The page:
, an eminent Greek poer, was born in the fifty-ninth olympiad, or about 550 years before Christ. He calls himself a Megarian, in one of his verses; meaning, most probably, Megara, in Achaia, as appears also from his own verses, for he prays the gods to turn away a threatening war from the city of Alcathous and Ovid calls the same Megara, Alcathoe. We have a moral work- of his extant, of somewhat more than a thousand lines, which is acknowledged to be an useful summary of precepts and, reflections; which, however, has so little of the genius and | fire of poetry in it, that, as Plutarch said, it may more properly be called carmen than poema. These “Tw^cm, Sententiae,” or “Precepts,” are given in the simplest manner, without the least ornament, and probably were put into verse merely to assist the memory. Athenacus reckons this author among the most extravagant voluptuaries, and cites some of his verses to justify the censure; and Suidas, in the account of his works, mentions a piece entitled “Exhortations, or Admonitions,” which, he says, was stained with a mixture of indecency. The verses we have at present are, however, entirely free from any thing of this kind, whence some have supposed that they were not left so by the author, but that the indecencies were omitted, and the void spaces filled up with graver sentences. They have been very often printed both with and without Latin versions, and are to be found in all the collections of the Greek minor poets. One of the best editions, but a rare book, is that by Ant. Blackwell, Lond. 1706, 12mo. 1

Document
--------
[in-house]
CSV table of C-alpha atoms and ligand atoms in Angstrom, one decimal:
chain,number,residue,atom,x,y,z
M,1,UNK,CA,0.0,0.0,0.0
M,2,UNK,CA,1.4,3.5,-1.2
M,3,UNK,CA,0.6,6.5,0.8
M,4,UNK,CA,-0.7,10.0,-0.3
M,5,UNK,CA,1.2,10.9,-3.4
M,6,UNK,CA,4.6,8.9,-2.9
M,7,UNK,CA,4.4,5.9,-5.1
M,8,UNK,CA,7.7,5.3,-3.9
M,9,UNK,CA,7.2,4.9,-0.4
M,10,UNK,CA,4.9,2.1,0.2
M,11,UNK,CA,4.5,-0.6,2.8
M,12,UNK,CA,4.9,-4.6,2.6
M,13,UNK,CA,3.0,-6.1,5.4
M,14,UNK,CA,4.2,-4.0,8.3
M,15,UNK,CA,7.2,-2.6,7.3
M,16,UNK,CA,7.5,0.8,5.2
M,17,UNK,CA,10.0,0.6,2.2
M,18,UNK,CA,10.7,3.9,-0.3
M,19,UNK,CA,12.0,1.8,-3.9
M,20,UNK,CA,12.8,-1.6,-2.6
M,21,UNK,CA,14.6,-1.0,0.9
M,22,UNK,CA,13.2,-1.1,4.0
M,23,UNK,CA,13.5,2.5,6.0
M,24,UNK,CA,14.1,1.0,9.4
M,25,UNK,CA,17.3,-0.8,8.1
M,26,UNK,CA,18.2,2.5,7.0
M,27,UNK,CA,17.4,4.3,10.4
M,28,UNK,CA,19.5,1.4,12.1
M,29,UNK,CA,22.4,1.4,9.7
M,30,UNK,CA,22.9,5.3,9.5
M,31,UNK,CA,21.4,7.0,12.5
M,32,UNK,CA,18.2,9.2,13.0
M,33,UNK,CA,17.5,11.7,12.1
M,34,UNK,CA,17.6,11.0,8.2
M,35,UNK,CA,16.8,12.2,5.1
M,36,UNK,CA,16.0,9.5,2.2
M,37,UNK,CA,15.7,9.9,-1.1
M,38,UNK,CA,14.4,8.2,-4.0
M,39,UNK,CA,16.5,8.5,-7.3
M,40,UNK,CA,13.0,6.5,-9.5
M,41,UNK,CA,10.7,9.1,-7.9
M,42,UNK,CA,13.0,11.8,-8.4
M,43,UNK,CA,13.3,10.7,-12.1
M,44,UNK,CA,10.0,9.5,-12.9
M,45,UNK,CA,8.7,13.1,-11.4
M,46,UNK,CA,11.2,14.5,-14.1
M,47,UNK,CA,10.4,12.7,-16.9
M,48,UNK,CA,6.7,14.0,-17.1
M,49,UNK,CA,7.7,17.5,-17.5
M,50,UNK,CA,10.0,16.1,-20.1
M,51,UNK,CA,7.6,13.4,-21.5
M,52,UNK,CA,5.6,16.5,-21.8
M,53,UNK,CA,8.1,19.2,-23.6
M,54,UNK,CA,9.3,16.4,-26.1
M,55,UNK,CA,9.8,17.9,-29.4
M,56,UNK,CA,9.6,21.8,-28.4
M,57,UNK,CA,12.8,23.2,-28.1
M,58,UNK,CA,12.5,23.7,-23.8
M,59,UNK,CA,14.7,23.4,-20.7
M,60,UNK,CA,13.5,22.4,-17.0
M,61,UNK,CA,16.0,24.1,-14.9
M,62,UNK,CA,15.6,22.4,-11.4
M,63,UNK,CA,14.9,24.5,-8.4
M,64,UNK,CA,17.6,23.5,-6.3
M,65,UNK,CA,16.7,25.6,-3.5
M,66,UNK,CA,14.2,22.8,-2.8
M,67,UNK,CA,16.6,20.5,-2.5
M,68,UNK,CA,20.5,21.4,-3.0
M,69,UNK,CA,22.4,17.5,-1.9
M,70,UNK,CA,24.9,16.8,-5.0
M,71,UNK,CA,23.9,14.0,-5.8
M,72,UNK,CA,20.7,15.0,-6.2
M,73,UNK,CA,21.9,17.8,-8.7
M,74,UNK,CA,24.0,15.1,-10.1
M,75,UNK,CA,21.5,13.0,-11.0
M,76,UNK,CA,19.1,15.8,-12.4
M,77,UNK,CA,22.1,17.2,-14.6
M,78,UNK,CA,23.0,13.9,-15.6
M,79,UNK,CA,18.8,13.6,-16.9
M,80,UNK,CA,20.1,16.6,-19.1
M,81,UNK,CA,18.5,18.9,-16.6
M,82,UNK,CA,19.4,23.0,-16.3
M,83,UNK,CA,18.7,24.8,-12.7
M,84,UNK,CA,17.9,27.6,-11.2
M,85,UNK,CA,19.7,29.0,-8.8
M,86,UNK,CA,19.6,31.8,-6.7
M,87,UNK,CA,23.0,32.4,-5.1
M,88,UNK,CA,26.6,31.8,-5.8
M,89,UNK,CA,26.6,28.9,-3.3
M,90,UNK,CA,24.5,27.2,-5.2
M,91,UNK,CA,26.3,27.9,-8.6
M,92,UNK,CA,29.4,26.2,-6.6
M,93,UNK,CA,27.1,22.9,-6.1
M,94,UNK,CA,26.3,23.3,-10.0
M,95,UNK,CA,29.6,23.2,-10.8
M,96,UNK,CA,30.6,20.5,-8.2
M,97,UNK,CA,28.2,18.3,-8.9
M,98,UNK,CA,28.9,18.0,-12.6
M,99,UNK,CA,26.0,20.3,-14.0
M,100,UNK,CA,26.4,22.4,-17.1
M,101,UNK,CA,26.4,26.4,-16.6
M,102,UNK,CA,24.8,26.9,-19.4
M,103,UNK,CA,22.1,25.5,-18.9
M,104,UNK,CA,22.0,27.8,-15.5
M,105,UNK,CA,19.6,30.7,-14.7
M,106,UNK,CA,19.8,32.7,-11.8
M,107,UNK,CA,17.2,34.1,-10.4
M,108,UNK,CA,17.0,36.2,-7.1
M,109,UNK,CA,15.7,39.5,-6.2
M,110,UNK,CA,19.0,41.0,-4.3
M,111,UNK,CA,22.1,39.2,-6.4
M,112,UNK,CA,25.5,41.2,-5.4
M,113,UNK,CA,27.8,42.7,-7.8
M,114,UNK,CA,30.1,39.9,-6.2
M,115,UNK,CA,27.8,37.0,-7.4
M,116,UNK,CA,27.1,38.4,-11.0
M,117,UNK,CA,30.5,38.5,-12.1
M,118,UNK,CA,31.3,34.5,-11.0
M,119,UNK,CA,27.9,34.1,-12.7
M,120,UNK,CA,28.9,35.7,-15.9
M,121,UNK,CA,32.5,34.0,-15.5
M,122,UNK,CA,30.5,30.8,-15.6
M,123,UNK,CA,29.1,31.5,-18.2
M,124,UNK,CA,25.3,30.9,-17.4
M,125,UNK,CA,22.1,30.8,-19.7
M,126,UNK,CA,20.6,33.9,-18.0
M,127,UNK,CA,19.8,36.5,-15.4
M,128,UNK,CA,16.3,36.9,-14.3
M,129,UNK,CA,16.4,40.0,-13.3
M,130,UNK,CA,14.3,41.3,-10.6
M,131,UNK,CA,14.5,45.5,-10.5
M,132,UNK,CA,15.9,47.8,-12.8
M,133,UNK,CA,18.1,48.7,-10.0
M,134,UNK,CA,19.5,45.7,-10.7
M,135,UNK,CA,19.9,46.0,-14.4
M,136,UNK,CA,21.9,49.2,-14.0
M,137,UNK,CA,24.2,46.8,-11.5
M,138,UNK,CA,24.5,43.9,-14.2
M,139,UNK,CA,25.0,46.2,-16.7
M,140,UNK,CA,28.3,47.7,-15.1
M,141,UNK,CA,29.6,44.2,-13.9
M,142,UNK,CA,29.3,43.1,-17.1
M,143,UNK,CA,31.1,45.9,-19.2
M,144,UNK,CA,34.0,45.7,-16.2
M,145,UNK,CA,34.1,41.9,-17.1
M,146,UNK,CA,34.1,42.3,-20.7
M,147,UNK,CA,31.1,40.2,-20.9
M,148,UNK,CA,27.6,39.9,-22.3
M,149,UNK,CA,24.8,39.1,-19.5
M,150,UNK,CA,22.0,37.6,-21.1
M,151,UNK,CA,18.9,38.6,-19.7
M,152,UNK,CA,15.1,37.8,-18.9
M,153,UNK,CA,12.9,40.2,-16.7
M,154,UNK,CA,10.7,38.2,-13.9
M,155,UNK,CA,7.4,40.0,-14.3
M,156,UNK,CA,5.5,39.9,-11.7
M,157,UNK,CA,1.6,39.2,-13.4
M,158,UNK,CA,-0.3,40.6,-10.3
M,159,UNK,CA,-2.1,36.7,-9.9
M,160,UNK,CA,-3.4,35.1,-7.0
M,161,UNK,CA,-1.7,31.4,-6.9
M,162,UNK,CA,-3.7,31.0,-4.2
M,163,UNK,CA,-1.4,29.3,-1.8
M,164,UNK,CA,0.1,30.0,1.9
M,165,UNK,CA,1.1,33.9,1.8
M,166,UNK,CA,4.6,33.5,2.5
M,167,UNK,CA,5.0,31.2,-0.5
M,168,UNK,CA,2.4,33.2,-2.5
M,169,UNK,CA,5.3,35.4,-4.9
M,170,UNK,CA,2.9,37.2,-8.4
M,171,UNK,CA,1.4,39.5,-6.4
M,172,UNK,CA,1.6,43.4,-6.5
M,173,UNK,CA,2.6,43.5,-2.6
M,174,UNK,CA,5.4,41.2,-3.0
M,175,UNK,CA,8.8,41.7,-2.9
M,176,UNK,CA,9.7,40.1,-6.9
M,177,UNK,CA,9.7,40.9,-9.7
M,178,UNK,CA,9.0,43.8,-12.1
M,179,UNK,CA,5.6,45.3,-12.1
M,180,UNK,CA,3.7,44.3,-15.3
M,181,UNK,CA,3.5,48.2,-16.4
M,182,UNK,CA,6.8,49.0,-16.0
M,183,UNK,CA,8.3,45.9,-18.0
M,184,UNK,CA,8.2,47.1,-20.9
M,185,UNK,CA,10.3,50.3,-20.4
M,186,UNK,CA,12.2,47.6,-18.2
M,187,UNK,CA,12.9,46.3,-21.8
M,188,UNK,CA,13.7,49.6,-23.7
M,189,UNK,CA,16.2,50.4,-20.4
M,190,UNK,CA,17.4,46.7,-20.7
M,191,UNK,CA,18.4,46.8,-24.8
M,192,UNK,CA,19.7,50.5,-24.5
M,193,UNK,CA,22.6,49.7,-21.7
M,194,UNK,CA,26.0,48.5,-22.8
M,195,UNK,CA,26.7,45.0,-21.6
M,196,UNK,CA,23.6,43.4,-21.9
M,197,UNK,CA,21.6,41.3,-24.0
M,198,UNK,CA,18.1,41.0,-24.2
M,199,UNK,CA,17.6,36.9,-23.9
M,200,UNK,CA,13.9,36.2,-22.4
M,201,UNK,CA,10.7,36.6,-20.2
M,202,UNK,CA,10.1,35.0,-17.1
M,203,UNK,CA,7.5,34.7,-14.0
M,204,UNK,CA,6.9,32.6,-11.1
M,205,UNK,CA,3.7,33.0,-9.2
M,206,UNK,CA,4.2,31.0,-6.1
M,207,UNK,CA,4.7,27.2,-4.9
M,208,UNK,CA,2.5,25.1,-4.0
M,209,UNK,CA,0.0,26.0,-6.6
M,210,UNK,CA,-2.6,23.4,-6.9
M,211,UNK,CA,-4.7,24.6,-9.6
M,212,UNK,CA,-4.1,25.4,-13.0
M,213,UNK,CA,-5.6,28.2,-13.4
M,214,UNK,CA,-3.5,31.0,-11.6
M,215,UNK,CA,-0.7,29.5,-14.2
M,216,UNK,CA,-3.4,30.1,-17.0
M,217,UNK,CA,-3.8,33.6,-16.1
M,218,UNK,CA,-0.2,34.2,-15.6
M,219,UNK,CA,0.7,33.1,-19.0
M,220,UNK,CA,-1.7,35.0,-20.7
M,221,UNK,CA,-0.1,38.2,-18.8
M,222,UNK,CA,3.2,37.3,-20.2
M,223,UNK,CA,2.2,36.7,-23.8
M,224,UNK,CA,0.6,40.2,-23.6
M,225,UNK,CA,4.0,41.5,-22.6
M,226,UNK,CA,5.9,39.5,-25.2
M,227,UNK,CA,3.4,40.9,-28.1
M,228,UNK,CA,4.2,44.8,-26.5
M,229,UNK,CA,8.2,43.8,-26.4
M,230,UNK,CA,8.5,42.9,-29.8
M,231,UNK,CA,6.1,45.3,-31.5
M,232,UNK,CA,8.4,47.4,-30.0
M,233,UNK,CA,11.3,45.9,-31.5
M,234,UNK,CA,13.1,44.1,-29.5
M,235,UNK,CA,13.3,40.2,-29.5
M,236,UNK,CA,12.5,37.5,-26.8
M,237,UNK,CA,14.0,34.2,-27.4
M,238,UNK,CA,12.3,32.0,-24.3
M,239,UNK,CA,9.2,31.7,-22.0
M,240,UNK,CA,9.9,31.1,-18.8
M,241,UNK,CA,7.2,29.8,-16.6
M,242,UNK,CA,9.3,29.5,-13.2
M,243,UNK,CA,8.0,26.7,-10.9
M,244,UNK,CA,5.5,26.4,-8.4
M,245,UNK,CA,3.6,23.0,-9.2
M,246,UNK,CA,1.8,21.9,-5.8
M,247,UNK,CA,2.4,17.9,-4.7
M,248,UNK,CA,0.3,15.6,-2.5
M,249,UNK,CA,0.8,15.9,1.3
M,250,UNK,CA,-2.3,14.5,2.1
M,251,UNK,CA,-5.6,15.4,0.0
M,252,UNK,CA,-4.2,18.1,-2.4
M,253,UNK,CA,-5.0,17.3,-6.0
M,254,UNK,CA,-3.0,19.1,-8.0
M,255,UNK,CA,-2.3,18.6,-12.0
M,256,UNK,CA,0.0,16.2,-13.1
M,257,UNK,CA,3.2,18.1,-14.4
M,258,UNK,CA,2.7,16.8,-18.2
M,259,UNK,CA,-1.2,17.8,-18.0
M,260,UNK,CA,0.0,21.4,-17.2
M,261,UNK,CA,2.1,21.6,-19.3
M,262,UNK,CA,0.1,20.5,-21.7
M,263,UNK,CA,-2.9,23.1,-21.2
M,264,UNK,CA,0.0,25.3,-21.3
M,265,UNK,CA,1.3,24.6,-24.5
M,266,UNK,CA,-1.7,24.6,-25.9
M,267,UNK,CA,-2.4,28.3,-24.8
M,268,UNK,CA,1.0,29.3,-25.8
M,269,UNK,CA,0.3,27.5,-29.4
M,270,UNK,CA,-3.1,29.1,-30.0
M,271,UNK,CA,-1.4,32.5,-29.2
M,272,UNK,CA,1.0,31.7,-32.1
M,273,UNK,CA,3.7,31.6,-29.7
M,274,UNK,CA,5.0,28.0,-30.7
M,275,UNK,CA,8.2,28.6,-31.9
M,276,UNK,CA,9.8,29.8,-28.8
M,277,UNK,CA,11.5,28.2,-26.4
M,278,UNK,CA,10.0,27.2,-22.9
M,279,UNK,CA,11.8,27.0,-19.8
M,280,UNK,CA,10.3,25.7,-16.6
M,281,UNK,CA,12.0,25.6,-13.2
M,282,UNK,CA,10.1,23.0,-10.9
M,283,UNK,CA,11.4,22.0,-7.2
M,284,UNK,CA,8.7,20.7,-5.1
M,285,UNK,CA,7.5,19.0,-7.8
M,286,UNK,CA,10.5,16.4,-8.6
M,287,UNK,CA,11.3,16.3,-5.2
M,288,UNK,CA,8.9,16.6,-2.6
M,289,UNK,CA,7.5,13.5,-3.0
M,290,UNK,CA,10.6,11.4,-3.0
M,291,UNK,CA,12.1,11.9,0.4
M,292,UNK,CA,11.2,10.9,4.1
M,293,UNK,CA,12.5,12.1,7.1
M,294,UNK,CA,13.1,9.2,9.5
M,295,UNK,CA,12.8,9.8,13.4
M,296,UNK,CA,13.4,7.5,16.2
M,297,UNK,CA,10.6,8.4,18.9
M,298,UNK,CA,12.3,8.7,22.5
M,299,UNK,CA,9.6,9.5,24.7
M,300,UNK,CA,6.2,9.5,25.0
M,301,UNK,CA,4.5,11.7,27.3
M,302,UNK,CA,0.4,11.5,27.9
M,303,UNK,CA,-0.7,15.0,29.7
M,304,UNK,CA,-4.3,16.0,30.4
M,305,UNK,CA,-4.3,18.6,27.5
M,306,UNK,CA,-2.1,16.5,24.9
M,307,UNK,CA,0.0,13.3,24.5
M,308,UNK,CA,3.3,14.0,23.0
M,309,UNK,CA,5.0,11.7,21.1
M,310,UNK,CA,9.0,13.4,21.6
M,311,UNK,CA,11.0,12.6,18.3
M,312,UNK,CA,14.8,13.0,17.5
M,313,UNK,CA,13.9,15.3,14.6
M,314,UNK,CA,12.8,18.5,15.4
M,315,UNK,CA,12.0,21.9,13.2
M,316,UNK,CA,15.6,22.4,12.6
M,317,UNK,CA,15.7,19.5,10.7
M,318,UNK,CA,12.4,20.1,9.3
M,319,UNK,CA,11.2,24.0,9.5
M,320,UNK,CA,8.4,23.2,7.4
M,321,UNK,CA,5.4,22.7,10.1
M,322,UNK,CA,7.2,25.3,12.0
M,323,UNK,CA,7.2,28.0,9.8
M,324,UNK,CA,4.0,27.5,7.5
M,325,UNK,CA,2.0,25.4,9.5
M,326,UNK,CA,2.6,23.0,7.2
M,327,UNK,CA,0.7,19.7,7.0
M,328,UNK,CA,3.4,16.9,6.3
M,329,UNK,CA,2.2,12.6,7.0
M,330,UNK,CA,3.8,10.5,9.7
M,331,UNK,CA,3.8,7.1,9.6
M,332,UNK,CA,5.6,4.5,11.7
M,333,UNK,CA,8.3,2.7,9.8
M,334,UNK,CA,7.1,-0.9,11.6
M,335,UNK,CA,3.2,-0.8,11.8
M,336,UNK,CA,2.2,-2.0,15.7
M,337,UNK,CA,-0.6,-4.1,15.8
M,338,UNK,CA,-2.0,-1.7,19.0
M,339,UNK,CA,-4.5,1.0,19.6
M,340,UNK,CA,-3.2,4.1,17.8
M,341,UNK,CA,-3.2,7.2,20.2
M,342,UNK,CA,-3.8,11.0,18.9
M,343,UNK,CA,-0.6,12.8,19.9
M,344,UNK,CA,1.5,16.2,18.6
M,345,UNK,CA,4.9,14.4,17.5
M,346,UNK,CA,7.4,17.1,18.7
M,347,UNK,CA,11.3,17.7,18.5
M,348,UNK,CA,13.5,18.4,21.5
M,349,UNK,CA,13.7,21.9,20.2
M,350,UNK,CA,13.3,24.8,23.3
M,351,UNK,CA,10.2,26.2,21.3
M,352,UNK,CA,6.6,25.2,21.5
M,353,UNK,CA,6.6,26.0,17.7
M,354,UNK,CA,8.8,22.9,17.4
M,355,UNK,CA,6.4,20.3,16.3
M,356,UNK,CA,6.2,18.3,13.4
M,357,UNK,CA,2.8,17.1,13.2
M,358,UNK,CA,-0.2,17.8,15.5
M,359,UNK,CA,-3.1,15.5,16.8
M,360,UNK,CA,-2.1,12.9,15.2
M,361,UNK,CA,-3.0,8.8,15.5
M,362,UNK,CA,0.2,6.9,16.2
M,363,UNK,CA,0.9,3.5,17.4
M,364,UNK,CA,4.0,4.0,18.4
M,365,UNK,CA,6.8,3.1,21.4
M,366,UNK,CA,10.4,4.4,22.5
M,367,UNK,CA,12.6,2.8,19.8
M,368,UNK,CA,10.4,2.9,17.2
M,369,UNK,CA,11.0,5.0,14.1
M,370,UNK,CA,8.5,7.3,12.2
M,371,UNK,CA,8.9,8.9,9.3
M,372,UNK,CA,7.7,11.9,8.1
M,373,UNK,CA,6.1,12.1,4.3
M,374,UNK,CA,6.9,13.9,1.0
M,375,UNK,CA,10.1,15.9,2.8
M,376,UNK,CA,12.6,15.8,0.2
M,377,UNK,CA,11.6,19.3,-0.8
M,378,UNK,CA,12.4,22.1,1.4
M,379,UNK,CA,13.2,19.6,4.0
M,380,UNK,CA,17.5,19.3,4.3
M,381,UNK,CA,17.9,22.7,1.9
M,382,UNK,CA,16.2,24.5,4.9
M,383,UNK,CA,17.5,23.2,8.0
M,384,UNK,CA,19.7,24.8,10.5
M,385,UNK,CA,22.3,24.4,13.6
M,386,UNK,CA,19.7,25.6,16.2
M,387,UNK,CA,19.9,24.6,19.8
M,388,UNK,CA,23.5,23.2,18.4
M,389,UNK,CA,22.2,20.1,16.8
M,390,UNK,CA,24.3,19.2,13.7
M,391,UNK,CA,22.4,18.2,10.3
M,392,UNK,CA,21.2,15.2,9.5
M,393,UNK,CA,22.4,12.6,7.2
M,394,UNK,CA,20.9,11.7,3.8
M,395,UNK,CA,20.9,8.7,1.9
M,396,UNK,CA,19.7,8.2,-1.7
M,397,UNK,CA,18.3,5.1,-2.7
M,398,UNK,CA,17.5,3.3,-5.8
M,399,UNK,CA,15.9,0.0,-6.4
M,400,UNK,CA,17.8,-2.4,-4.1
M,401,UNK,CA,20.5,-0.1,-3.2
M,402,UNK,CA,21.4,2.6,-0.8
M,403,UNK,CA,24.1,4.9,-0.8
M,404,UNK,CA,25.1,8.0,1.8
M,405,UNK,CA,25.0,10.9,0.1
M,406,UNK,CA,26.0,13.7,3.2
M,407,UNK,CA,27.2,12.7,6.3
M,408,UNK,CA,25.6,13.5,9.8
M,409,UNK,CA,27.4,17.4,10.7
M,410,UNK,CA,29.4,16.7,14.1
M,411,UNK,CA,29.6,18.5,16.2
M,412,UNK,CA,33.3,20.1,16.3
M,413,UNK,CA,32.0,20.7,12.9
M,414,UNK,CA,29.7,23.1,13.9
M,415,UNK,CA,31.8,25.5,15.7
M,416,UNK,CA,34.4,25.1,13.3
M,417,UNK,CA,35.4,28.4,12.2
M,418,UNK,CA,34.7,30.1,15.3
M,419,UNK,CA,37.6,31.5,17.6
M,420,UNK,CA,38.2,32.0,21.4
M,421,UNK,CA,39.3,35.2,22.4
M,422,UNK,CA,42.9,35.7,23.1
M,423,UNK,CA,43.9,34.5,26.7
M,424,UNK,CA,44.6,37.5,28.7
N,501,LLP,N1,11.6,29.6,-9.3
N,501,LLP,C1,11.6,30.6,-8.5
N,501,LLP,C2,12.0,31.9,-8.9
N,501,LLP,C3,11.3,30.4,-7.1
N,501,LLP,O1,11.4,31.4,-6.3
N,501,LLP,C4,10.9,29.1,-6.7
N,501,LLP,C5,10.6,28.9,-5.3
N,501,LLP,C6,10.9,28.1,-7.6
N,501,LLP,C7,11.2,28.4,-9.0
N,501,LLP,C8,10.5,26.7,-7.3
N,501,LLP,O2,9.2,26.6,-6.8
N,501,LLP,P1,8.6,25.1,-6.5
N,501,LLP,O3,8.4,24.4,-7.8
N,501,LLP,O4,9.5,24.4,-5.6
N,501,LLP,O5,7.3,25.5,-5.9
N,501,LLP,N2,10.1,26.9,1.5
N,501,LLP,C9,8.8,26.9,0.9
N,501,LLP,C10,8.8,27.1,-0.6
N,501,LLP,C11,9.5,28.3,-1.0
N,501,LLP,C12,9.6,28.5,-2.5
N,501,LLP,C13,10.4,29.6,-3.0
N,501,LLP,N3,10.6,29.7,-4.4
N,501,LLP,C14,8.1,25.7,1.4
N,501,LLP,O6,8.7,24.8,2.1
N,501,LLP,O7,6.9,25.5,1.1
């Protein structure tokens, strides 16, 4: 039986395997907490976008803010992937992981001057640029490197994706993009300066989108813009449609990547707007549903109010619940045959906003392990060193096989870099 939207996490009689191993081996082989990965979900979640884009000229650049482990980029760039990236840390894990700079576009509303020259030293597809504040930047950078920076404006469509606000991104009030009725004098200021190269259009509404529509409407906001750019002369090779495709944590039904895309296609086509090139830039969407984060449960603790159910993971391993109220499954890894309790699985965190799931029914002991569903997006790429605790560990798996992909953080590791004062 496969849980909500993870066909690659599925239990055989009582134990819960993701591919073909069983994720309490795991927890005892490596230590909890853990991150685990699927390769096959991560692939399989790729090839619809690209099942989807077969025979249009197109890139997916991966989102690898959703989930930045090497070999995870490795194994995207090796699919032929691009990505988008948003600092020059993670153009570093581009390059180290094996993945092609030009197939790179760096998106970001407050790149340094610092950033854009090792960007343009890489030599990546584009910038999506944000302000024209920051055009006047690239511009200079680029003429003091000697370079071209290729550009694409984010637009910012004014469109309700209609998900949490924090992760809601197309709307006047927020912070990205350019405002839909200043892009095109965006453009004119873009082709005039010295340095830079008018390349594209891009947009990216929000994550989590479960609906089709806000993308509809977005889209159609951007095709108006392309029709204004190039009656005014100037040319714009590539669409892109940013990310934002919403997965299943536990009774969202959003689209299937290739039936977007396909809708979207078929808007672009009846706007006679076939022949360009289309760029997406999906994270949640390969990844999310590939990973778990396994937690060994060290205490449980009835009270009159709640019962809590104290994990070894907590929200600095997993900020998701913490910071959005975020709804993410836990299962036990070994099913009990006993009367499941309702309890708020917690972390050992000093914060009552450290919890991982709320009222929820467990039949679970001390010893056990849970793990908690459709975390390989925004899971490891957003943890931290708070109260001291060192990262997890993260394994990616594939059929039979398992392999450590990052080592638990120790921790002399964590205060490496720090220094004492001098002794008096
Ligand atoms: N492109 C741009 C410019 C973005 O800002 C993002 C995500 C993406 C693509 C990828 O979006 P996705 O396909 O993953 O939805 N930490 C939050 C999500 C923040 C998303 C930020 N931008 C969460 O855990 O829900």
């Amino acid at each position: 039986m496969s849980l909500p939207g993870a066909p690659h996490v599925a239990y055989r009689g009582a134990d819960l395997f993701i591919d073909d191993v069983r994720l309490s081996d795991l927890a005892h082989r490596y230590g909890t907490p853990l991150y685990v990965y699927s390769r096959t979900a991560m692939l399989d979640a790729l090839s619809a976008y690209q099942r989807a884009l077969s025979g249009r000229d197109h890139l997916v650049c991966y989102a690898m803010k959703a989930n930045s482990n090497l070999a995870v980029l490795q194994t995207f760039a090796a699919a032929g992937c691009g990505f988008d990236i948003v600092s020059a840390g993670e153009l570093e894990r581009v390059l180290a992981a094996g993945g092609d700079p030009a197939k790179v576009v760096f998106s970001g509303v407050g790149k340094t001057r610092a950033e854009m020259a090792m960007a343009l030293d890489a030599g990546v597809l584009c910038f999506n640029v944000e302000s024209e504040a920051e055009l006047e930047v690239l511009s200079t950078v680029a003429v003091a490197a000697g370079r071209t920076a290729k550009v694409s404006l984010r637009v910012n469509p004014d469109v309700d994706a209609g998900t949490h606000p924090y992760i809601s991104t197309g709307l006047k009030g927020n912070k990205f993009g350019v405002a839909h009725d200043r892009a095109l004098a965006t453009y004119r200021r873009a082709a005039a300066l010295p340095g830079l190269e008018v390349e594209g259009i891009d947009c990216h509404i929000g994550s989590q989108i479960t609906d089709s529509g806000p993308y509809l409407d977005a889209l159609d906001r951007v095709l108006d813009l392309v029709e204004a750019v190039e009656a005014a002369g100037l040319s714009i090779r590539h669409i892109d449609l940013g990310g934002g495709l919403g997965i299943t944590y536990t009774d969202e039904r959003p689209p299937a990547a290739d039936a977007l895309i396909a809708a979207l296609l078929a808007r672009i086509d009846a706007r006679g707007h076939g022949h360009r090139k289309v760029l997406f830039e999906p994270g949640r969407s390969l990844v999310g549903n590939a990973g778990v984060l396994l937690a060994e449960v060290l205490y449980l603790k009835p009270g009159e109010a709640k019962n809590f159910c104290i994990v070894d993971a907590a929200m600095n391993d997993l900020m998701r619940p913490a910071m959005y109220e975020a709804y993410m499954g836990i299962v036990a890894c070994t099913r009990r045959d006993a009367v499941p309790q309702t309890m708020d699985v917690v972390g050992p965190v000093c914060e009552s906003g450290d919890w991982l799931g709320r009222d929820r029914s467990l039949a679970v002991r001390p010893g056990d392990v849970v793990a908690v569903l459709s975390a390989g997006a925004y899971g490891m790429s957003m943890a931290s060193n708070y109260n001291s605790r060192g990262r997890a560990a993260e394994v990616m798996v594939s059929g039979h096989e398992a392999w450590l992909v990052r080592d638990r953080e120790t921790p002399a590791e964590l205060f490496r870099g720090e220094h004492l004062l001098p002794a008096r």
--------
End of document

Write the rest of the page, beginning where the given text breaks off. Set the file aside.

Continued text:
Vossius de Pot. Grec. Fabric. Bibl. Giwca. —Saxii Onomast.